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Table of legislation

Strategic Models and Factors

Antonios E. Platsas

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Table of cases

Strategic Models and Factors

Antonios E. Platsas

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References

Proposals, Arguments and Justification

Olivier Godard

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Preface

Strategic Models and Factors

Antonios E. Platsas

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Preface

Proposals, Arguments and Justification

Olivier Godard

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Antonios E. Platsas

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Introduction

Proposals, Arguments and Justification

Olivier Godard

From the outset, international negotiations on climate change have faced strong demands for international and global justice. Despite the integration of several justice criteria into the United Nations Framework Convention on Climate Change, climate justice issues have remained difficult to resolve, resulting in persistent disagreements that have proven to be additional obstacles on the road to an international agreement. Hence international action to address the threat of global climate change has progressed far too slowly to enable humankind to achieve the goal of avoiding dangerous anthropogenic interference with the climate system. This first chapter introduces the purpose of this book: to present and critically assess the dual landscape of discourses on global climate justice in relation to issues of international coordination and cooperation. Who should be held responsible for what? The first discourse comes from the actors involved in the negotiations, while the second comes from the investment of academic scholars in applied ethics, political philosophy and economics. This book restores the debates and arguments and reveals why several key concepts and proposals presented in these two discourses are ill-founded, contradictory or inappropriate to the specific situation of international coordination aimed at decarbonizing the world economy. It also offers another perspective on the same questions, that of the French school of justification. The latter emphasizes the dependence of relevant norms of justice on qualification of situations and the importance of the choice of coordination instruments for the configuration of justice issues. The case of a world carbon market brings an interesting example. On this basis, suggestions are made about the main directions to follow in terms of justification orders.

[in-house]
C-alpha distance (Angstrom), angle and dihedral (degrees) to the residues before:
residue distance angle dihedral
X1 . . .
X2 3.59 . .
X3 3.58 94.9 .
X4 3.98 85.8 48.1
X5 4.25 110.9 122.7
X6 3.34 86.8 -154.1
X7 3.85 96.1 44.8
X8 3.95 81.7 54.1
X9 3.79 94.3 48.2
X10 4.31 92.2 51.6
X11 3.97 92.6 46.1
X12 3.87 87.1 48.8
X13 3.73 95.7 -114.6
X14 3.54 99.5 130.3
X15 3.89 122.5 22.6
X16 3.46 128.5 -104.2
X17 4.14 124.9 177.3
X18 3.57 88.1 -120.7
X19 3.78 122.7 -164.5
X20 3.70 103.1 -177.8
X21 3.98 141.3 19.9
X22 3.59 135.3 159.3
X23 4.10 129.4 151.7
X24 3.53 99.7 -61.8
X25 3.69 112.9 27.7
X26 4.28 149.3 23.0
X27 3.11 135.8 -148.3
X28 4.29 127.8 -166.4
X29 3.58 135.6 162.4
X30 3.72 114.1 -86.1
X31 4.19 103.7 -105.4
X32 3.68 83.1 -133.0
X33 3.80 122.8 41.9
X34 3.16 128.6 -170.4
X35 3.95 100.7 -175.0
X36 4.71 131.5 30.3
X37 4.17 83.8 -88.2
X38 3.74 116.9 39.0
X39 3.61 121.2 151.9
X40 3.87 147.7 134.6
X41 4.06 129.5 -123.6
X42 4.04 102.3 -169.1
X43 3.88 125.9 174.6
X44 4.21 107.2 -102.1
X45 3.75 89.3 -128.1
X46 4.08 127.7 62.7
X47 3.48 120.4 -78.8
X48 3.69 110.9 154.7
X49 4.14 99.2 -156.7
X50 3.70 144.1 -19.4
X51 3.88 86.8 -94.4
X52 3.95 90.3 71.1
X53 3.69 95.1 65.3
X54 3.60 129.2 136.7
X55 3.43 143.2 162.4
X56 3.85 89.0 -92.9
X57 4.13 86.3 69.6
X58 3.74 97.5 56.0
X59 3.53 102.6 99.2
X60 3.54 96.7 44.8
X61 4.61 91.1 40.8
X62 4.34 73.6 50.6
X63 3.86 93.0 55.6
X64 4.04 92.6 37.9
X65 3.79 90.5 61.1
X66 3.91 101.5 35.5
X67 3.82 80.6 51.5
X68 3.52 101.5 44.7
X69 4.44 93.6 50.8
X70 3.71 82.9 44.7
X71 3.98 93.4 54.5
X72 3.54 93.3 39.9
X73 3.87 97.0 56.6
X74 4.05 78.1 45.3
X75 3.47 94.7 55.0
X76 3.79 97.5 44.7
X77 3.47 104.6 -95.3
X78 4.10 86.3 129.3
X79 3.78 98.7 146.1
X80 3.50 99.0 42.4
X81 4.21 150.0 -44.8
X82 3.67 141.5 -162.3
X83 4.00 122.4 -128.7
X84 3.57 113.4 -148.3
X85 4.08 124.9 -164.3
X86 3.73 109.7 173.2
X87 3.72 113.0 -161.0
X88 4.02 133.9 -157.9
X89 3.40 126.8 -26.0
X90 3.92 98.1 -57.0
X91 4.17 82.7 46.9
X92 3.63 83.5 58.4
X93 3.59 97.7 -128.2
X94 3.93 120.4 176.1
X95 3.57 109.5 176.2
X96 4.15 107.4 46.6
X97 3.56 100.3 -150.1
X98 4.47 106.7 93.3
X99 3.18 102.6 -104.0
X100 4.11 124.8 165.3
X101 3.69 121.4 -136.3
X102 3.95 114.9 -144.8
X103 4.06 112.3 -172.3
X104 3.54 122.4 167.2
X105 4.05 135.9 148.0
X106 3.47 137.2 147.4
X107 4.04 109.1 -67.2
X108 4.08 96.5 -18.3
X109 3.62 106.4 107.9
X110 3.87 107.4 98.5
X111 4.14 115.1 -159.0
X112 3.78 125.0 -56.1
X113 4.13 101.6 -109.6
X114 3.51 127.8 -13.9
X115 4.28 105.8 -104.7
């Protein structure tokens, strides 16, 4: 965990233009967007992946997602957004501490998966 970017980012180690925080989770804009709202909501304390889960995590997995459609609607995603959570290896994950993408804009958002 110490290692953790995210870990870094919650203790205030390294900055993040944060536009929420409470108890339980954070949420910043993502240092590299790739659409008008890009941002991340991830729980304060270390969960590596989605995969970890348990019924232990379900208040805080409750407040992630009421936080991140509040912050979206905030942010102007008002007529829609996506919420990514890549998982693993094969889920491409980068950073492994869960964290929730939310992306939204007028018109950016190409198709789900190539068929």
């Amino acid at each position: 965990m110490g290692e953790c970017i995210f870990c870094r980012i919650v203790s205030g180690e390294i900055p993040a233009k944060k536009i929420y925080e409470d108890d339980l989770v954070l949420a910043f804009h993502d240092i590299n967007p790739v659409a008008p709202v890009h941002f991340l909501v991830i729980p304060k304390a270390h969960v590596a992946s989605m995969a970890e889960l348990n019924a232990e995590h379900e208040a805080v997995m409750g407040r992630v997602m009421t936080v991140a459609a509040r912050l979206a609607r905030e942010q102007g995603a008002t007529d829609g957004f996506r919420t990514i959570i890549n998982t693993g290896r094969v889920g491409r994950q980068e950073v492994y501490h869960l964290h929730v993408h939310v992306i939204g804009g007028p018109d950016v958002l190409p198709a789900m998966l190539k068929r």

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Antonios E. Platsas

Chapter 1: background information and the parameters of the book’s proposed analysis are offered in this chapter. In particular, the chapter defines relevant concepts, proceeds with the analytical strategic parameters for the models and factors, which are to follow, and attempts to familiarise the reader with the book’s overall subject matter.

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Stefano Bianchini

This chapter describes the crisis that affected, in different ways, the Russian, the Ottoman and the Austro-Hungarian Empires at the dawn of the twentieth century, by focusing on the demands for autonomy that characterized the different national groups. Particular importance is ascribed to the multiple dynamics that affected the Baltic and Ukrainian regions within the Tsarist Empire, the role of the small independent states of the Balkans in imposing the Ottoman partition in South East Europe, as well as the strategic inspiration they drew from the Italian and German experience and, finally, the debates on national and institutional reforms within the Austro-Hungarian Empire until the assassination in Sarajevo.

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Stefano Bianchini

The chapter offers to the reader an insightful description of opposing, sometimes overlapping, nationalist projects in Europe. Beginning from the Enlightenment, the narrative focuses first on the main makers of nationalism (ideas of freedom, group homogeneity, collective culture and standardized language, centralization). It then describes some of the most relevant personalities that influenced the debate and the praxis of national and federal strategies around Europe. A special emphasis is given to the effects that Italian and German unifications had on revolutionary aspirations of nationalist movements. Finally the chapter presents the dynamics that led to the transformation of these ideals from political opposition to state ideology and imperialism. Within this framework, the Polish-Lithuanian and the Serbo-Croatian expectations for federal or ethno-national arrangements are analysed as key examples of multiple, opposing, national projects.